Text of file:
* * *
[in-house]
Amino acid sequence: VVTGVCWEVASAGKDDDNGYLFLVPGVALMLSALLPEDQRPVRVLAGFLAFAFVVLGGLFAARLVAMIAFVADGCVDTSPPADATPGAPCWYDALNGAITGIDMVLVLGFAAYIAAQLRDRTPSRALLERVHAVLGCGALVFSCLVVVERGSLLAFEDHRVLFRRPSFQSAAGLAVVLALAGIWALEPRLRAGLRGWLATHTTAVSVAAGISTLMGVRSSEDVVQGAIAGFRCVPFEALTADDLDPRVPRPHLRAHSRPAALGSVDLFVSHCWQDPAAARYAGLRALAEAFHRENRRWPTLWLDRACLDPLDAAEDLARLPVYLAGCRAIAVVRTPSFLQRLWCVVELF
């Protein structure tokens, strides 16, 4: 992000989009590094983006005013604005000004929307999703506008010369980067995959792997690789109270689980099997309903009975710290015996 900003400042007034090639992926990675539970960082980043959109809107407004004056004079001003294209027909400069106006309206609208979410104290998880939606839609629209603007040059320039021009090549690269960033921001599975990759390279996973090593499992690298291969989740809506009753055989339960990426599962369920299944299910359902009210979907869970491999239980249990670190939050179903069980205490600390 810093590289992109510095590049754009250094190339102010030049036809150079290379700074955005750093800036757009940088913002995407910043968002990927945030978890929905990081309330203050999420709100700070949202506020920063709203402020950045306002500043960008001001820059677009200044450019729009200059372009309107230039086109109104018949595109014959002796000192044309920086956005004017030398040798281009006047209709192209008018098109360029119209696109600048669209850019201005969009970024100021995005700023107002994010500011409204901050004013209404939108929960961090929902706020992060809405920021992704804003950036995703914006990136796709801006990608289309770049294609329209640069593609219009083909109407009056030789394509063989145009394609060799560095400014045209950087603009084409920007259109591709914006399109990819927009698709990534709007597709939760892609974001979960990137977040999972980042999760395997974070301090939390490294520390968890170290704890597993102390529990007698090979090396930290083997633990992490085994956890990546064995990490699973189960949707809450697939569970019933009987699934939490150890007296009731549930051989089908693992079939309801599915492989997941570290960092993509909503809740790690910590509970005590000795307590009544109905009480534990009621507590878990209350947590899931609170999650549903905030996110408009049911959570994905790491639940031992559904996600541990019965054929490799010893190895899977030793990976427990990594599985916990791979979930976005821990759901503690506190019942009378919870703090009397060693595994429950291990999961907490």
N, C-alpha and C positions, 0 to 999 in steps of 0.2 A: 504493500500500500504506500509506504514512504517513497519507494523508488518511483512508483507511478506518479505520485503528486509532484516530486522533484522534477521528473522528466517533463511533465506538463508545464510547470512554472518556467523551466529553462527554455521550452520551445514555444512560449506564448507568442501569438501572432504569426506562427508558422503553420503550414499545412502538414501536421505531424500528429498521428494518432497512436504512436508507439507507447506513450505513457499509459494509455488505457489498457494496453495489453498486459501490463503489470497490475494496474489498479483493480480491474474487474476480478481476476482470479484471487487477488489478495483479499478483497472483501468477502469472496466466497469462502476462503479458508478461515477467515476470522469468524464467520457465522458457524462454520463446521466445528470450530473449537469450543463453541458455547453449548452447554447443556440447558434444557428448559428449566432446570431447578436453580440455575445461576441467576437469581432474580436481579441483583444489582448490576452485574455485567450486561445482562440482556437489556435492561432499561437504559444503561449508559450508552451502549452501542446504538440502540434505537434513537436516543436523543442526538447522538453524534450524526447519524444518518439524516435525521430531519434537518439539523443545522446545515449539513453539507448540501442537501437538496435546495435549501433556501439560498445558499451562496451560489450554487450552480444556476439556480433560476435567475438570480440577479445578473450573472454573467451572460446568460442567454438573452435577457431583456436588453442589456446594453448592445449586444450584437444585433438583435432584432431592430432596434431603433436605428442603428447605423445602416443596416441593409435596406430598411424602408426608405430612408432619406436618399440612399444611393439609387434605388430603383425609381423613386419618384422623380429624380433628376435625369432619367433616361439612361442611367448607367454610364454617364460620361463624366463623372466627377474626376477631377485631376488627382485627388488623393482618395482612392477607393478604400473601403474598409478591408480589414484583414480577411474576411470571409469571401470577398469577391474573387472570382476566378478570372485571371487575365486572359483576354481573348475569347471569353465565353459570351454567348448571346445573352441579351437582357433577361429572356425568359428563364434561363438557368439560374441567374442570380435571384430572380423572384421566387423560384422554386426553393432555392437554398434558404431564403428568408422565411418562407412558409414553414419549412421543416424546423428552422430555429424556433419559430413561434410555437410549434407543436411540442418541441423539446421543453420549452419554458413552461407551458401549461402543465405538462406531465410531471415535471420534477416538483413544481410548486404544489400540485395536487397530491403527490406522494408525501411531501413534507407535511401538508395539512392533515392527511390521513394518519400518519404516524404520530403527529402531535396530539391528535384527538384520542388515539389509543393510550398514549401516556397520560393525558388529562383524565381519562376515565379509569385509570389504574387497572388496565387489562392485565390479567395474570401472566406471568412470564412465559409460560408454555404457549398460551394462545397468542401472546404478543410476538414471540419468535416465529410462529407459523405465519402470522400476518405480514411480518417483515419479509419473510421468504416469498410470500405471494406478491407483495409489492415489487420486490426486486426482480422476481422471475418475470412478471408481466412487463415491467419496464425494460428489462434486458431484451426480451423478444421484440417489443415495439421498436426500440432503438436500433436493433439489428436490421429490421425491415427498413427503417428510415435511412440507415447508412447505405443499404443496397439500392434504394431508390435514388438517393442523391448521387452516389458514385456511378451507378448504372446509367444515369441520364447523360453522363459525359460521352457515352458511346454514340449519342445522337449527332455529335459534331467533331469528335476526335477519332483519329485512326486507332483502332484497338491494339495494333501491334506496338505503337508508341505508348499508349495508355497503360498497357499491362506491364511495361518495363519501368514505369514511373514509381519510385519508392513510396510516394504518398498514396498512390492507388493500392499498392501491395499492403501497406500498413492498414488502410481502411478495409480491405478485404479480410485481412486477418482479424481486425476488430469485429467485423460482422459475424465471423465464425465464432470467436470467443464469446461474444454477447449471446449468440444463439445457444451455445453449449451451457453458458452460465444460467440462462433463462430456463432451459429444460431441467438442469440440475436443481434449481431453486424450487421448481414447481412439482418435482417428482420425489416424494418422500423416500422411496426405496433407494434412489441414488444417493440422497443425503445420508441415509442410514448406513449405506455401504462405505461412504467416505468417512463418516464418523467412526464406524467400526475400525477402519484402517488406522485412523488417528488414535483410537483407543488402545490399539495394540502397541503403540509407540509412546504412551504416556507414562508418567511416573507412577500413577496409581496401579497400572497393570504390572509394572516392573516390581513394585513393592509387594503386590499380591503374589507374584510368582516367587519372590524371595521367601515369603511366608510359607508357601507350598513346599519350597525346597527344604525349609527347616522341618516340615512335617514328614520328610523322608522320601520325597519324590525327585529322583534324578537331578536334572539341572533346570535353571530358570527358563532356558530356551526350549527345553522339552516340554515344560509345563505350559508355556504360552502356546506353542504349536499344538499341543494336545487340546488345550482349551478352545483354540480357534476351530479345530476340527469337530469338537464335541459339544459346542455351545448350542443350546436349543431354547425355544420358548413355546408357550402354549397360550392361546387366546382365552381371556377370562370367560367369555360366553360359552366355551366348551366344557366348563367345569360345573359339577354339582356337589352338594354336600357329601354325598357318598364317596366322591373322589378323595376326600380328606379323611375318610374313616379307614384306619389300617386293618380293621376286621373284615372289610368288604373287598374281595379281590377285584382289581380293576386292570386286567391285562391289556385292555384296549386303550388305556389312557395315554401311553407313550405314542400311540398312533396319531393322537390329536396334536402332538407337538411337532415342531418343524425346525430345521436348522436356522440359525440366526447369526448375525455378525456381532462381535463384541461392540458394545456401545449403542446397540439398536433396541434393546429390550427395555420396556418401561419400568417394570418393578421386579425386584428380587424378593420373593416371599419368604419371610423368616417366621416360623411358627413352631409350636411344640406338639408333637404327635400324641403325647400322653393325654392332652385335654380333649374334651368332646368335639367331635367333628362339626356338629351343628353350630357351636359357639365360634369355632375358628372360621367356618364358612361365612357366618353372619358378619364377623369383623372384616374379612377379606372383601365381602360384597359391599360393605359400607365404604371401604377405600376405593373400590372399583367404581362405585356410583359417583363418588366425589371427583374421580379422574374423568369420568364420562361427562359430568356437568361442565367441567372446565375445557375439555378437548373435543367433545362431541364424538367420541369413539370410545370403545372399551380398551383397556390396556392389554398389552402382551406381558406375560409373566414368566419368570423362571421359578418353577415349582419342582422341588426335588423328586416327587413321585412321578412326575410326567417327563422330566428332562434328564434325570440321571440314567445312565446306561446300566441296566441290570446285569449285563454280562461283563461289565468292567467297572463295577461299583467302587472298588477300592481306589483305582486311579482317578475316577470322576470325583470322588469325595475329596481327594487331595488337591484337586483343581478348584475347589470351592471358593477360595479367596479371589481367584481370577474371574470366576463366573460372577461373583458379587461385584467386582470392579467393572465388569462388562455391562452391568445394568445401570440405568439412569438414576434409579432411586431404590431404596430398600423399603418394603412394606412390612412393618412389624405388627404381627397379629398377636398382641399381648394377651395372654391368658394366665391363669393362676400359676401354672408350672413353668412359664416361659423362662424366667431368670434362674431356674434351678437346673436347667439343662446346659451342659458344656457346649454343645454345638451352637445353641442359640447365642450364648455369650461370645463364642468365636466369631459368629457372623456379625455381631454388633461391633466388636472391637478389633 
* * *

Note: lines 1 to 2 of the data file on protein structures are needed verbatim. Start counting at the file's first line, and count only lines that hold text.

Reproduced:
[in-house]
Amino acid sequence: VVTGVCWEVASAGKDDDNGYLFLVPGVALMLSALLPEDQRPVRVLAGFLAFAFVVLGGLFAARLVAMIAFVADGCVDTSPPADATPGAPCWYDALNGAITGIDMVLVLGFAAYIAAQLRDRTPSRALLERVHAVLGCGALVFSCLVVVERGSLLAFEDHRVLFRRPSFQSAAGLAVVLALAGIWALEPRLRAGLRGWLATHTTAVSVAAGISTLMGVRSSEDVVQGAIAGFRCVPFEALTADDLDPRVPRPHLRAHSRPAALGSVDLFVSHCWQDPAAARYAGLRALAEAFHRENRRWPTLWLDRACLDPLDAAEDLARLPVYLAGCRAIAVVRTPSFLQRLWCVVELF